3 Reasons Why Wal-Mart Is in Trouble in 2014
Jan 7th 2014 11:14AM
Updated Jan 7th 2014 11:18AM
In 2013 the competition among retailers was fierce. 2014 will be no different as retailers like Wal-Mart , Dollar General, Tuesday Morning, Big Lots , and Target search for additional ways to gain market share and generate margin. Unfortunately for Wal-mart, the company has several challenges to contend with before it can make that happen. Like its big box counterparts, Wal-mart has issues with declining traffic that appear to be connected to the general economy. Additionally, operating expenses, especially relating to legal matters, are growing fast, and may be a drain on earnings for years to come.
Same store sales are down
Net sales for Wal-Mart rose 1.6% for the company overall, and 2.4% in the U.S. Same-store sales, however, dipped (0.2)% and (0.3)%, respectively. Clearly the company has relied on new store growth to keep the top line growing; the obvious issue is the decline in same-store sales growth.
In the most recent earnings report Wal-Mart blamed same store sales declines on a host of issues that included "lower consumer spending primarily due to the slow recovery in general economic conditions, and the 2% increase in the 2013 payroll tax rate." In other words, customers have less money to spend, so sales are down.
This may seem overly simplistic, but it has become a common problem among discount retailers. Target and Big Lots had a particularly bad year in 2013 as they reported negative earnings growth, while Big Lots reported negative earnings on top of negative earnings growth.
Target attributes the decrease to a decline in the number of transactions and the number of units per transaction. Wal-Mart doesn't go into the same level of detail that Target does, but it is telling us something about the effect the macro economy may be having on the company. Perhaps the issue is related to cuts in government spending, more specifically the sequester. Nearly $1 trillion in across the board spending cuts started in March 2013, which includes the 1.3 million people cut off from emergency federal unemployment relief at the end of December and another 3.6 million who will be cut off in 2014.
Growing operating expenses
One of Wal-Mart's stated objectives is to grow operating expenses at a slower rate than new sales. It's a commendable objective, but for the nine months ended Oct. 31, 2013 operating expenses increased 2.2%. The reasons given for the increase were lower than expected sales, higher capital investment, and additional expenses related to litigation.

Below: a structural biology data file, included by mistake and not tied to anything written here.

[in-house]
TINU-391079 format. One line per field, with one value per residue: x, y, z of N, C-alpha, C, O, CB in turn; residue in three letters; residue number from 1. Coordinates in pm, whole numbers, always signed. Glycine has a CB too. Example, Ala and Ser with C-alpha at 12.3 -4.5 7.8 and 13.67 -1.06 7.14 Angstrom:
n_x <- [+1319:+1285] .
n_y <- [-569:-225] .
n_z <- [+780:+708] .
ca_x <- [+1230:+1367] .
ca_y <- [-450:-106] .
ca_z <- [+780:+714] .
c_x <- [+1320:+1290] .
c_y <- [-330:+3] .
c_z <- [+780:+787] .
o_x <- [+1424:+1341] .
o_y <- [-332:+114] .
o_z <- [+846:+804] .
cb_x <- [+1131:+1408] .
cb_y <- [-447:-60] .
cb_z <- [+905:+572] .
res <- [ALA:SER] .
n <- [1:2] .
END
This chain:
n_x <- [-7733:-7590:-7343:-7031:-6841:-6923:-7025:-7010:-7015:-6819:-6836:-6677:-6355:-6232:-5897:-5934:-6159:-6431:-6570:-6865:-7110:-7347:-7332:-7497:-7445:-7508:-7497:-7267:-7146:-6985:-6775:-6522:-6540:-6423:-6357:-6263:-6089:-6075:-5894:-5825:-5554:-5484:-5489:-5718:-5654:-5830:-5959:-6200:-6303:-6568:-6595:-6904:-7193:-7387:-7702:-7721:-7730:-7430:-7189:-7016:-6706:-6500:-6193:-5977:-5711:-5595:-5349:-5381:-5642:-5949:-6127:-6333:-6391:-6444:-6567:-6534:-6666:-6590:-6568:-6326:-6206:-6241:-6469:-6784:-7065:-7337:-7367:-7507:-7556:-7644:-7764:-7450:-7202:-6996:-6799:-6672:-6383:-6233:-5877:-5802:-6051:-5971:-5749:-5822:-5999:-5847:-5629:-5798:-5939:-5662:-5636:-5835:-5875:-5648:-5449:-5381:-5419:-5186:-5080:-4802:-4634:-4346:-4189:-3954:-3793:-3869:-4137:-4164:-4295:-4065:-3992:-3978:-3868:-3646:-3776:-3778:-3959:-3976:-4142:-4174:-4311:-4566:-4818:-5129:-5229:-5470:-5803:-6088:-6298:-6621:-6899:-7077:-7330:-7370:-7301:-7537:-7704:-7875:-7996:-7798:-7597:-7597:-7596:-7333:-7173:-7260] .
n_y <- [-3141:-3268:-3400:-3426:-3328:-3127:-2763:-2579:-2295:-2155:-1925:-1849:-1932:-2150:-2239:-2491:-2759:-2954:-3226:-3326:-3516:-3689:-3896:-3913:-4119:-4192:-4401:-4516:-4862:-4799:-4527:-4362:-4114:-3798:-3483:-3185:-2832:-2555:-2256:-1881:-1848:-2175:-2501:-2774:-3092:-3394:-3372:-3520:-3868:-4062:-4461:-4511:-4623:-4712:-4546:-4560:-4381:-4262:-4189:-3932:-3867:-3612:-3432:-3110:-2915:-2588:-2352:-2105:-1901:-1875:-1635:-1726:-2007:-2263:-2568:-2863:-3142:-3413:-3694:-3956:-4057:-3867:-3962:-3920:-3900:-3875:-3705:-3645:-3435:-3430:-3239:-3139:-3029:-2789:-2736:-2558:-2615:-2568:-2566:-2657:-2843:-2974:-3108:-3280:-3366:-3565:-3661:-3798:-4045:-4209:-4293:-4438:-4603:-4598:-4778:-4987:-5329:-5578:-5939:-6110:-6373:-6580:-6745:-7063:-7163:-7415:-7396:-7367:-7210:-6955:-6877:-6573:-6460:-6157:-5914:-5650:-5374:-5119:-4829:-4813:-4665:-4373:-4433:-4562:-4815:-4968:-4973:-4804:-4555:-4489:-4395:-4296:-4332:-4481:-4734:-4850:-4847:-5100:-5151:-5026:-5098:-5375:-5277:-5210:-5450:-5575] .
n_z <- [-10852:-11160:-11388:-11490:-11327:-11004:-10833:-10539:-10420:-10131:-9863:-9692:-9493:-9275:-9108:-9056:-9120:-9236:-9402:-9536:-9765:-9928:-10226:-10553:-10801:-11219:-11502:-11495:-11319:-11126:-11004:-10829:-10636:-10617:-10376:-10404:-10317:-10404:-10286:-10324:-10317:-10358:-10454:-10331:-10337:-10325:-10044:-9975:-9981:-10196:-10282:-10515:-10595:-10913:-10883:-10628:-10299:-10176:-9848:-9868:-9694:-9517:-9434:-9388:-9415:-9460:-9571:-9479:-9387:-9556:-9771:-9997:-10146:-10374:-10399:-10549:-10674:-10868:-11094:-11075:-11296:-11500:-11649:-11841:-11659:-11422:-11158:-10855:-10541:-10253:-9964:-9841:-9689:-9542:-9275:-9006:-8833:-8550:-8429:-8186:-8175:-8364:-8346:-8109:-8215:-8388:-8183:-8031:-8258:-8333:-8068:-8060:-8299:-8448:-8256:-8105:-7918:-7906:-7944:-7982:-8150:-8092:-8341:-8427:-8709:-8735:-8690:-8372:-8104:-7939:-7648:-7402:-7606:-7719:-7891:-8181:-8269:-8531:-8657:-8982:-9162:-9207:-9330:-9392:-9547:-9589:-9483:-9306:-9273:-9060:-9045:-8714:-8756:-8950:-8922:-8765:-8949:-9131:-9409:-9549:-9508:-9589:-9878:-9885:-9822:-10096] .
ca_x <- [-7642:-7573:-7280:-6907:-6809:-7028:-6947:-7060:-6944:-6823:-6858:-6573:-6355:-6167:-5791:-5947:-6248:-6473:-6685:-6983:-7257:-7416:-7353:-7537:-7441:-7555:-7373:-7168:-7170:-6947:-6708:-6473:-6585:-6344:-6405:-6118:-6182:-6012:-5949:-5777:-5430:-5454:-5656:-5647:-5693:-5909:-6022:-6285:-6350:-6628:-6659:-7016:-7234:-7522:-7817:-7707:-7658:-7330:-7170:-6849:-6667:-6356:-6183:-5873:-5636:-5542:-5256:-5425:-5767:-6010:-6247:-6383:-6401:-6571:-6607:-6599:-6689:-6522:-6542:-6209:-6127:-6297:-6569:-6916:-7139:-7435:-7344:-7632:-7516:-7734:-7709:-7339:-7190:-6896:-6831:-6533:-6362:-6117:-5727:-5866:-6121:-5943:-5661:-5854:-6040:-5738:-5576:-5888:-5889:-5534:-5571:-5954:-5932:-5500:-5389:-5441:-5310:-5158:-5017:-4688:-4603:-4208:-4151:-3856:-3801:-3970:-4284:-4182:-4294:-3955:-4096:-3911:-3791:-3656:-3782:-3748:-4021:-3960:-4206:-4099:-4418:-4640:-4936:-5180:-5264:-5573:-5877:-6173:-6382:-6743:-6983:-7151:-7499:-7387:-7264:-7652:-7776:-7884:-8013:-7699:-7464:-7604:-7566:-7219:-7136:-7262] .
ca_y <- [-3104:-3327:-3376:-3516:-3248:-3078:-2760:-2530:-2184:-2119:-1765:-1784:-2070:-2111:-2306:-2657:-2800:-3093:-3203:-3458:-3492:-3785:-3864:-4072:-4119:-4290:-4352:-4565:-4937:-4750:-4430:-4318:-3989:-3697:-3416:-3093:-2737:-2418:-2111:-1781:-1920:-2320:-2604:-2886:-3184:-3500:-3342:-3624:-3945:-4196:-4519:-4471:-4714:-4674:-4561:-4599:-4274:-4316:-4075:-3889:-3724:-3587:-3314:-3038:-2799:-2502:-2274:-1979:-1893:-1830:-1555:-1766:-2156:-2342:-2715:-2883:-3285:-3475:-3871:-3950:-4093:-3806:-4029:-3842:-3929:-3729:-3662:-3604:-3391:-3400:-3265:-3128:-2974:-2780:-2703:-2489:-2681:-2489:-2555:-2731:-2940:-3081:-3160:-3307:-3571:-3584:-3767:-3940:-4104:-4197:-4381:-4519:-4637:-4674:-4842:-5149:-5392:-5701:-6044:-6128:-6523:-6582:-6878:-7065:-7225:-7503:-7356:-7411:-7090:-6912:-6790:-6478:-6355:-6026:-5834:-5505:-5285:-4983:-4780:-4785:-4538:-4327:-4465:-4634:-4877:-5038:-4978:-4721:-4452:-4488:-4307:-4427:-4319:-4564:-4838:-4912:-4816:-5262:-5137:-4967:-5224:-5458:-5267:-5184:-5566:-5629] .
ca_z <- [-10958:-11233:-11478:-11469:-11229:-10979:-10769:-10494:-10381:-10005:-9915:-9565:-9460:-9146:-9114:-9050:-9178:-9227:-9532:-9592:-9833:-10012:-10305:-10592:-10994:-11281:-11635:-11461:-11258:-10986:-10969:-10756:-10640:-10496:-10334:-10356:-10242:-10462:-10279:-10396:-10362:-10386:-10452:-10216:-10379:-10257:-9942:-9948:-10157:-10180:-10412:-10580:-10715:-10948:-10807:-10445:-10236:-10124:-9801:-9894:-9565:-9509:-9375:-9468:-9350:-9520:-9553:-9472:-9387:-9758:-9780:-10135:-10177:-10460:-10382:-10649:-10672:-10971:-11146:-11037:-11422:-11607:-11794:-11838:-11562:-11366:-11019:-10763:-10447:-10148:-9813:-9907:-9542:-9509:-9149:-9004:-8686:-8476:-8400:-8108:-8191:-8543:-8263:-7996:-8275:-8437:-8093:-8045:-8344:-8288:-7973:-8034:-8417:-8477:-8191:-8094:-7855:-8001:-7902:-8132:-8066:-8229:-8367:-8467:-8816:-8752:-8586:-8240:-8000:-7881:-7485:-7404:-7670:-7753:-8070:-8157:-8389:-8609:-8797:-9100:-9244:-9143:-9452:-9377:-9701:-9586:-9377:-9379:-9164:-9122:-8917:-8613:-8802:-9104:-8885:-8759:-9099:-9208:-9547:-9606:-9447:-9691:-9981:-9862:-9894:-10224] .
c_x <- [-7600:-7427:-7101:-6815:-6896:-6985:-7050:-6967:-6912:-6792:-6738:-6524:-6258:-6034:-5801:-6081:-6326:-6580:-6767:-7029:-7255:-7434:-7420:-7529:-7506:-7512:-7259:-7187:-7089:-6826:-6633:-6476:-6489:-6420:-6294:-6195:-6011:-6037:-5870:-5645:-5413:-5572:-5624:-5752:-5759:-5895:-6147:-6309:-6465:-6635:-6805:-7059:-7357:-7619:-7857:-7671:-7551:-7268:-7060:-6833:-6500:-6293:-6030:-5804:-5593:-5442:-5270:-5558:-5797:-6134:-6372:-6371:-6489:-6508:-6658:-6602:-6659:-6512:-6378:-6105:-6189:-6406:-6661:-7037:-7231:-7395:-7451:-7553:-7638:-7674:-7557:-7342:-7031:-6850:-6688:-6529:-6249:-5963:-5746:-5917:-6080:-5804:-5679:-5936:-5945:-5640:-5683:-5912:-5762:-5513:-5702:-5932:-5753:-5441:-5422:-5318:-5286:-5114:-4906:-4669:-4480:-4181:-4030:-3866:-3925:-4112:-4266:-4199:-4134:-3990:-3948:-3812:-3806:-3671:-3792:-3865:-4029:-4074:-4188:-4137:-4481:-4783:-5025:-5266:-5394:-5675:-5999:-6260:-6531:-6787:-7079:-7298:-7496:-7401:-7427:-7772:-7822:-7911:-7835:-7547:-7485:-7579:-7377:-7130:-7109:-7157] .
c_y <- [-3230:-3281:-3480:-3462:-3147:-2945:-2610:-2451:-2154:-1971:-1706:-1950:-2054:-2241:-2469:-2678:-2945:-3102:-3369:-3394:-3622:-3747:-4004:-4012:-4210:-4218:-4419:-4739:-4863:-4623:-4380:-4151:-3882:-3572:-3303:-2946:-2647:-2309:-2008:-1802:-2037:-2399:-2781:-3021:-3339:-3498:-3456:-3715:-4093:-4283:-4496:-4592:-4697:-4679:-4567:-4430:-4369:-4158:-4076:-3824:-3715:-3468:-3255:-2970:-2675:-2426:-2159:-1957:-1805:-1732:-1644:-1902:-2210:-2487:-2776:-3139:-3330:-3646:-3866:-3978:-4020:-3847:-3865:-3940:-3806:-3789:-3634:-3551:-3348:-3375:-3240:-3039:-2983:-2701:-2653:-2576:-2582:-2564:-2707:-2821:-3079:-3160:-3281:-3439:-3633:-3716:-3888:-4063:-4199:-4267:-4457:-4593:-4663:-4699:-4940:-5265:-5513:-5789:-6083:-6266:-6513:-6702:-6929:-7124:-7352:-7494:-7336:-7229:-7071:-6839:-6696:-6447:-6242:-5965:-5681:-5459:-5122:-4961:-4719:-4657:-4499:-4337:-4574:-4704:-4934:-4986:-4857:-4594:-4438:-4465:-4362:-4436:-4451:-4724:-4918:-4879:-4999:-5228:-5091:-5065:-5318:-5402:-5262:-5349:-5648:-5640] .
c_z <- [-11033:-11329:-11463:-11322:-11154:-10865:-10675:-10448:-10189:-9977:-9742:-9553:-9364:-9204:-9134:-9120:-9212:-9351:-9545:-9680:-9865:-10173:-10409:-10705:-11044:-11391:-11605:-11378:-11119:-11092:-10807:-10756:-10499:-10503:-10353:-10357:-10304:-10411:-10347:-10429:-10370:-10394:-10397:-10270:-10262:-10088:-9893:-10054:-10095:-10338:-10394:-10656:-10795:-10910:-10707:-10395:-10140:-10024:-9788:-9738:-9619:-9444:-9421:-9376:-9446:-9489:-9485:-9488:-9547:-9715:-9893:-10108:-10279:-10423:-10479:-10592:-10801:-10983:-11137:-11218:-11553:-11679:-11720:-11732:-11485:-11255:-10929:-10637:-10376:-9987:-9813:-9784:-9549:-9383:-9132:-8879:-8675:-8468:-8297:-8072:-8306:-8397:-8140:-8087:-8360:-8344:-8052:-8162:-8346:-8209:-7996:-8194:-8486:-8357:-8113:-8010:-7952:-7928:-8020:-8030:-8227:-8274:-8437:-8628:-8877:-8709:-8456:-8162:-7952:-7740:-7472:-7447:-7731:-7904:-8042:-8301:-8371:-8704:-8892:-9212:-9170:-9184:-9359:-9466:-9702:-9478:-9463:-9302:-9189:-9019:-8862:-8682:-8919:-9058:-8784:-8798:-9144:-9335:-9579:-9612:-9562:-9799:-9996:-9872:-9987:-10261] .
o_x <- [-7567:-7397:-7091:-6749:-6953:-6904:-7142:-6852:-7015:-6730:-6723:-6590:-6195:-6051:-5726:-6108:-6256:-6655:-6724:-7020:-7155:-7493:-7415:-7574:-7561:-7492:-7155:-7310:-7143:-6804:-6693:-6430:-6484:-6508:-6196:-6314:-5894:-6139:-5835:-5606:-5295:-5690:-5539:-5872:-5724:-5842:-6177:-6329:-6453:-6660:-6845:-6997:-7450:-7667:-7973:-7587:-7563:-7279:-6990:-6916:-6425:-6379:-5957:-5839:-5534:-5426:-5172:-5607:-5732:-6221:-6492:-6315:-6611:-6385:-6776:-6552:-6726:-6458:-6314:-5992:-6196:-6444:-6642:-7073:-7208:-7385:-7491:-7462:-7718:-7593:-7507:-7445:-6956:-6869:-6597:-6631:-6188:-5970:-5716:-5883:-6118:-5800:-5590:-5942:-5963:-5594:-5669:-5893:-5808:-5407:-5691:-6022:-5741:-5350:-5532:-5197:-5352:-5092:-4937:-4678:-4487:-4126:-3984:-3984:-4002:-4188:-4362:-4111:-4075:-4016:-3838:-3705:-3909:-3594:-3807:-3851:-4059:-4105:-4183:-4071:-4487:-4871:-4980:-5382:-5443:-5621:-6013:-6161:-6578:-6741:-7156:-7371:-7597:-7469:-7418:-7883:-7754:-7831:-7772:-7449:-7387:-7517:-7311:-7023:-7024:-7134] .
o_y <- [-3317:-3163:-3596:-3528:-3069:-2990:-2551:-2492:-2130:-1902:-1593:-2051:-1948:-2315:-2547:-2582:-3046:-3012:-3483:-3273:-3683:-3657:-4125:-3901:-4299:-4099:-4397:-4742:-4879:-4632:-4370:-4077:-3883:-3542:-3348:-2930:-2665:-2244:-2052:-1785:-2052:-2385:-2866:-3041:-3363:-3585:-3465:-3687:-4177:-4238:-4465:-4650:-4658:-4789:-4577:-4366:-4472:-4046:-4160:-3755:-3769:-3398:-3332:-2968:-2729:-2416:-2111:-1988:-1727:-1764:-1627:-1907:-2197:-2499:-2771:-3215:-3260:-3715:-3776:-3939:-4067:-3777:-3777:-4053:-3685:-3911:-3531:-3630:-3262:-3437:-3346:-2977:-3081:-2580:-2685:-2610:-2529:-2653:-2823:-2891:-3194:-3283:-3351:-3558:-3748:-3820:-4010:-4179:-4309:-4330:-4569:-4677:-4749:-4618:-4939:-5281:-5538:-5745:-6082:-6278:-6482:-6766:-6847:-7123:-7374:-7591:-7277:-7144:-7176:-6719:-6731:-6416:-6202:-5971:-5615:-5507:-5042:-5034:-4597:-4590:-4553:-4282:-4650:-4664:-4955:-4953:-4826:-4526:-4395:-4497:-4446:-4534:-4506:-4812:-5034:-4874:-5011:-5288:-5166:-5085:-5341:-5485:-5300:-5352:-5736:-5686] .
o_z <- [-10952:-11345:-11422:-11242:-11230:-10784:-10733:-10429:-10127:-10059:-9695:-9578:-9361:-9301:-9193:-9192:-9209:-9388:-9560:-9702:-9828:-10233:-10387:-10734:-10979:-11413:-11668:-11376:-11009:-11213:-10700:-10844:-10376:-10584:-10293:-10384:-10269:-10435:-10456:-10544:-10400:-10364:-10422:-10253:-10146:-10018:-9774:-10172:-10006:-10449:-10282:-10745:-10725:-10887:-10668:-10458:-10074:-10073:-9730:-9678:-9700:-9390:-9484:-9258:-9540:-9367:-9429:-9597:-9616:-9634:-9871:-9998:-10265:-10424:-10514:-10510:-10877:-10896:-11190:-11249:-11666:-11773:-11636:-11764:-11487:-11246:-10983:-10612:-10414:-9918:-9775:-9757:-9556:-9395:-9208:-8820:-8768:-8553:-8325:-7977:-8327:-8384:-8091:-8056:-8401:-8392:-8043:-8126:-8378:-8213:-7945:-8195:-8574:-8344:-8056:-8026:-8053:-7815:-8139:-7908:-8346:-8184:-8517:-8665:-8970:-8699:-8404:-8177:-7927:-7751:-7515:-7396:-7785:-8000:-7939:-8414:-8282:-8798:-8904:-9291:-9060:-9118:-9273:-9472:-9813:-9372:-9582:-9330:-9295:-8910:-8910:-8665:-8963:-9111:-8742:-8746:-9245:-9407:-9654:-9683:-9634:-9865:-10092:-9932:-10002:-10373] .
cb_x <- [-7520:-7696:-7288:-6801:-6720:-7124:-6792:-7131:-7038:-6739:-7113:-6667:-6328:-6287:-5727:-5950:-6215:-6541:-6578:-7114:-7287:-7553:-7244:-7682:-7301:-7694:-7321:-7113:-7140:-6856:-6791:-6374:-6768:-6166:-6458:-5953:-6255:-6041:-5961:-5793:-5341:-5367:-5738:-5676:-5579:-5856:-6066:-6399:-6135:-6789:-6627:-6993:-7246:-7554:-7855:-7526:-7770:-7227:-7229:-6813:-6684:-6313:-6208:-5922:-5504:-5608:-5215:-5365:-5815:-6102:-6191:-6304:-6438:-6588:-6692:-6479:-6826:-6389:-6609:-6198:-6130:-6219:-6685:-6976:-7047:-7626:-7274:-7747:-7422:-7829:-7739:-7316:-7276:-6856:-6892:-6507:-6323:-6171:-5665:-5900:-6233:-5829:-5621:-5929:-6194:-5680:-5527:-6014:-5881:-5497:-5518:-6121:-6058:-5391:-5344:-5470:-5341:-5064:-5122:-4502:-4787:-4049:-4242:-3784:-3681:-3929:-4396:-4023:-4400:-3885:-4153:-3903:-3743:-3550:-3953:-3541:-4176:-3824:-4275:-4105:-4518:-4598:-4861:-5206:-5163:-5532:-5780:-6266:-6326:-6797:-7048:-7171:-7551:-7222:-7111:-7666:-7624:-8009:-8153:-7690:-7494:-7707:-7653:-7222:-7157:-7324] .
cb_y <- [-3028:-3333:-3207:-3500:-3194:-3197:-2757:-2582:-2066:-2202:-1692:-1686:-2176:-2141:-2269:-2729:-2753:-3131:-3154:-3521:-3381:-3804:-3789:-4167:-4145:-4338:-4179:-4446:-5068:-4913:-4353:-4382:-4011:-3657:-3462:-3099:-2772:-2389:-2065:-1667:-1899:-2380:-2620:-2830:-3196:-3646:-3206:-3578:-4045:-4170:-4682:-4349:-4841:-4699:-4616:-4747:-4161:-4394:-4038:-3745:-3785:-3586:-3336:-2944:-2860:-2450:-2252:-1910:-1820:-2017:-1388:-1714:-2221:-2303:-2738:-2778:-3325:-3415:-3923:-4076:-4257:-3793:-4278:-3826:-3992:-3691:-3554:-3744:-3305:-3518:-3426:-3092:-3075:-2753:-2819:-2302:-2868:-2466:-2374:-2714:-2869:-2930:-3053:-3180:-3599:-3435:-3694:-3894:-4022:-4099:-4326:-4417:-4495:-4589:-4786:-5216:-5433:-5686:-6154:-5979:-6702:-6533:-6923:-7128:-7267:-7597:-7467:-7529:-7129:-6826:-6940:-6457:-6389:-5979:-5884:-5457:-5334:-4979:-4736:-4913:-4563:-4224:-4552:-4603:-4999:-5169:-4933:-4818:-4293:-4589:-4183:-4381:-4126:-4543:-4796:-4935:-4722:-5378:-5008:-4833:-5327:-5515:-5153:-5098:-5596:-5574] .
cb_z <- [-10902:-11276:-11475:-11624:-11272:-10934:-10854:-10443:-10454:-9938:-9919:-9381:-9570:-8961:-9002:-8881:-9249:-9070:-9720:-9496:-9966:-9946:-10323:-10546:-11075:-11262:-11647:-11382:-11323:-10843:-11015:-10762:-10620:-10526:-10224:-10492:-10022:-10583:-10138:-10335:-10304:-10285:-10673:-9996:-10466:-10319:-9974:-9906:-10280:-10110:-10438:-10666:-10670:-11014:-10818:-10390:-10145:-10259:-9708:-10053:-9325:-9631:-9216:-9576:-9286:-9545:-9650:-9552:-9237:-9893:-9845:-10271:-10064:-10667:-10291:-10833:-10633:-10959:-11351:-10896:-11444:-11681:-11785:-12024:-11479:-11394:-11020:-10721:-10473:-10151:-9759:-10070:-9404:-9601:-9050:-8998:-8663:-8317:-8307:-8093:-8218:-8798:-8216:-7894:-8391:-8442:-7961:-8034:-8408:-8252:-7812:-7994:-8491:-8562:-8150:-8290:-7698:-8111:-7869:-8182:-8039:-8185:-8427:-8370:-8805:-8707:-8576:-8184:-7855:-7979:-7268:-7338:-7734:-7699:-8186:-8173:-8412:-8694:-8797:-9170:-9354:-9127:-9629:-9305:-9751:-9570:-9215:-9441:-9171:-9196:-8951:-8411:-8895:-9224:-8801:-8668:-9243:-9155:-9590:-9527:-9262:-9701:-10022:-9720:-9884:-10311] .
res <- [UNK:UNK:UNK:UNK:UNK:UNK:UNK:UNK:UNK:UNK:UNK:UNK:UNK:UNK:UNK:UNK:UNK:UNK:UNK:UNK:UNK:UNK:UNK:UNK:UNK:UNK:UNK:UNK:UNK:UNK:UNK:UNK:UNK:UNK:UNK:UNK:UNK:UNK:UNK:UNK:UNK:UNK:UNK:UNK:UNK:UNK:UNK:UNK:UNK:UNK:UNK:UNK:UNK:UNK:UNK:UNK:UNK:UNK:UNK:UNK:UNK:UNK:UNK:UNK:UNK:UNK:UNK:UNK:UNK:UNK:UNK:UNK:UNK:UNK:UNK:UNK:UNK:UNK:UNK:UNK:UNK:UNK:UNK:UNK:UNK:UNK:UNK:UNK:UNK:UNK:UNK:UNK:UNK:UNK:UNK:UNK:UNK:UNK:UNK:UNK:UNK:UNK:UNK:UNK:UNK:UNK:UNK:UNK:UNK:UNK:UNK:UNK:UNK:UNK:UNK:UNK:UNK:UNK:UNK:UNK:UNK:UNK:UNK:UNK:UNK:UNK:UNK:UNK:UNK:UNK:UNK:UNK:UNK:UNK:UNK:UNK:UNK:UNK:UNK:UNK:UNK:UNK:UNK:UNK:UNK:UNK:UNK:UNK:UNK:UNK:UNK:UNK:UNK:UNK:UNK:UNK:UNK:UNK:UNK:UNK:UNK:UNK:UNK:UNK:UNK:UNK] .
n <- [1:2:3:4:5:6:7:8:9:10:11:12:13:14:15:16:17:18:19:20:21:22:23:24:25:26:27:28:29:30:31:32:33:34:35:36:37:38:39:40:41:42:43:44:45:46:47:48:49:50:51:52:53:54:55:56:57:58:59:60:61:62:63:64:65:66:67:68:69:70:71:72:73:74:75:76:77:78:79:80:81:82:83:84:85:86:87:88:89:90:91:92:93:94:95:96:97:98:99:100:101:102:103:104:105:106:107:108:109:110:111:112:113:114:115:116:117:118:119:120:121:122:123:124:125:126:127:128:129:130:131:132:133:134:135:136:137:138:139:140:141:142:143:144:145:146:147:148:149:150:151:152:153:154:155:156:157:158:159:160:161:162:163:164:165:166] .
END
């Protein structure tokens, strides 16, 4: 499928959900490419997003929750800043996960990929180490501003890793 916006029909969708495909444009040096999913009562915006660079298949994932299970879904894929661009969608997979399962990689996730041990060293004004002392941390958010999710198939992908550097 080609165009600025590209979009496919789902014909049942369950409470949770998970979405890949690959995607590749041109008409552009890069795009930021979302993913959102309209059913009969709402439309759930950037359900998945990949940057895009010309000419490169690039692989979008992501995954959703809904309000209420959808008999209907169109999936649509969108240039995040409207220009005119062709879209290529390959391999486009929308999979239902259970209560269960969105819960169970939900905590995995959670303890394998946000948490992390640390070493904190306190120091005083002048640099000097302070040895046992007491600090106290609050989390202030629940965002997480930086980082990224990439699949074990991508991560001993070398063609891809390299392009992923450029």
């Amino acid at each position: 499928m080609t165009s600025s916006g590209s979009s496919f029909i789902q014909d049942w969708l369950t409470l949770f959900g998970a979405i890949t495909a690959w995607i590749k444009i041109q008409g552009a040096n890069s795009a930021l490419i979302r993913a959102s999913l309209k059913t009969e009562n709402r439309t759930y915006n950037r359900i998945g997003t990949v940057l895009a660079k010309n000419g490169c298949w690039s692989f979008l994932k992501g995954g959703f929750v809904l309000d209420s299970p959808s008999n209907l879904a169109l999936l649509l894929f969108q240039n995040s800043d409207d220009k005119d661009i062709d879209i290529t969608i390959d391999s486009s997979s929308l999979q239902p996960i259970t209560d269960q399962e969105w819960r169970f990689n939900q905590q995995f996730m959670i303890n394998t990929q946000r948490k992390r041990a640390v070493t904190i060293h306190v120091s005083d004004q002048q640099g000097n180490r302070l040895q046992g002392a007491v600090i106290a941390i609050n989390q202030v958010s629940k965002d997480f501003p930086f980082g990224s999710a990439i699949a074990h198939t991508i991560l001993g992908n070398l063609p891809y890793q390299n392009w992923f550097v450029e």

Wal-Mart is also embroiled in several legal cases that may have more impact on sales than expenses. One such legal case involves the Foreign Corrupt Practices Act, or the FCPA.
Growing expenses related to the Foreign Corrupt Practices Act
According to the United States Department of Justice, the "The Foreign Corrupt Practices Act of 1977 was enacted for the purpose of making it unlawful for certain classes of persons and entities to make payments to foreign government officials to assist in obtaining or retaining business." In other words, it's a law against bribery.
On Dec. 18, a three-judge panel in the U.S. Court of Appeals for the Eighth Circuit refused to grant Wal-Mart a stay, which effectively opens the door for other lawsuits against the company to move forward. The bulk of the complaints have come from a group of shareholders after a reporter from the New York Times revealed evidence that Wal-Mart de Mexico executives paid $24 million in bribery payments in exchange for market share in Mexico. The lawsuits allege a breach of management's fiduciary duty and the investigation itself has expanded into China, Brazil, and India.
The Foolish bottom line
2014 is going to be a difficult year for Wal-Mart. It's hard to know exactly what impact these issues will have on the company's bottom line. Government spending appears to be on a steady decline, and legal issues continue to mount for the company. In 2012 Wal-Mart spent $69 million in the first three quarters of the year on FCPA-related expenses. It spent $224 million on these expenses in the first three quarters of 2013 and it expects to spend another $75 million to $80 million in the fourth quarter, which ends on Jan. 31. We'll have a chance to see if the holiday season provided some relief at the next earnings call on Feb. 20.
But what if Wal-Mart collapses?
To learn about two retailers with especially good prospects, take a look at The Motley Fool's special free report: "The Death of Wal-Mart: The Real Cash Kings Changing the Face of Retail." In it, you'll see how these two cash kings are able to consistently outperform and how they're planning to ride the waves of retail's changing tide. You can access it by clicking here.
The article 3 Reasons Why Wal-Mart Is in Trouble in 2014 originally appeared on Fool.com.Fool contributor B Bryant has no position in any stocks mentioned. The Motley Fool has no position in any of the stocks mentioned. Try any of our Foolish newsletter services free for 30 days. We Fools may not all hold the same opinions, but we all believe that considering a diverse range of insights makes us better investors. The Motley Fool has a disclosure policy.
Copyright © 1995 - 2014 The Motley Fool, LLC. All rights reserved. The Motley Fool has a disclosure policy.